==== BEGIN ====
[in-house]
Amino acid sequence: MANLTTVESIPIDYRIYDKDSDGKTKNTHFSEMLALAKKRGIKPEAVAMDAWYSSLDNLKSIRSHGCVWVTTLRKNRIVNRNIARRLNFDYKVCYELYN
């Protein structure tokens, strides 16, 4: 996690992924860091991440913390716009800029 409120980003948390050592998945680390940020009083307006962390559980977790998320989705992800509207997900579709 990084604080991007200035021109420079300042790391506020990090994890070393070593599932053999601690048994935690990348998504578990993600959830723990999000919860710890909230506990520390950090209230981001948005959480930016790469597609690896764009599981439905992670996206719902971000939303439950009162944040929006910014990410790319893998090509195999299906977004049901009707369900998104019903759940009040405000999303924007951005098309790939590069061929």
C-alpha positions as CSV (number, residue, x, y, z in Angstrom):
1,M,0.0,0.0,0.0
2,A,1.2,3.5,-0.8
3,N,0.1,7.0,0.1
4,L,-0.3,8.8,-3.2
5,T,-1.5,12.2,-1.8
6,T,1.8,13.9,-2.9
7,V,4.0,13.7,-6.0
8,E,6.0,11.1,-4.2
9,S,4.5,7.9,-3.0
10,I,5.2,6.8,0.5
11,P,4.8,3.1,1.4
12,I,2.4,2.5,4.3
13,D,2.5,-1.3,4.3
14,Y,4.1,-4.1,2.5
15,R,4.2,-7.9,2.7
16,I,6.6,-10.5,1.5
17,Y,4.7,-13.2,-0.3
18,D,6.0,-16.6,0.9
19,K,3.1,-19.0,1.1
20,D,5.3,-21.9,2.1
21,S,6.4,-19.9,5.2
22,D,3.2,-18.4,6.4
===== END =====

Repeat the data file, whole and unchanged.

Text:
[in-house]
Amino acid sequence: MANLTTVESIPIDYRIYDKDSDGKTKNTHFSEMLALAKKRGIKPEAVAMDAWYSSLDNLKSIRSHGCVWVTTLRKNRIVNRNIARRLNFDYKVCYELYN
């Protein structure tokens, strides 16, 4: 996690992924860091991440913390716009800029 409120980003948390050592998945680390940020009083307006962390559980977790998320989705992800509207997900579709 990084604080991007200035021109420079300042790391506020990090994890070393070593599932053999601690048994935690990348998504578990993600959830723990999000919860710890909230506990520390950090209230981001948005959480930016790469597609690896764009599981439905992670996206719902971000939303439950009162944040929006910014990410790319893998090509195999299906977004049901009707369900998104019903759940009040405000999303924007951005098309790939590069061929």
C-alpha positions as CSV (number, residue, x, y, z in Angstrom):
1,M,0.0,0.0,0.0
2,A,1.2,3.5,-0.8
3,N,0.1,7.0,0.1
4,L,-0.3,8.8,-3.2
5,T,-1.5,12.2,-1.8
6,T,1.8,13.9,-2.9
7,V,4.0,13.7,-6.0
8,E,6.0,11.1,-4.2
9,S,4.5,7.9,-3.0
10,I,5.2,6.8,0.5
11,P,4.8,3.1,1.4
12,I,2.4,2.5,4.3
13,D,2.5,-1.3,4.3
14,Y,4.1,-4.1,2.5
15,R,4.2,-7.9,2.7
16,I,6.6,-10.5,1.5
17,Y,4.7,-13.2,-0.3
18,D,6.0,-16.6,0.9
19,K,3.1,-19.0,1.1
20,D,5.3,-21.9,2.1
21,S,6.4,-19.9,5.2
22,D,3.2,-18.4,6.4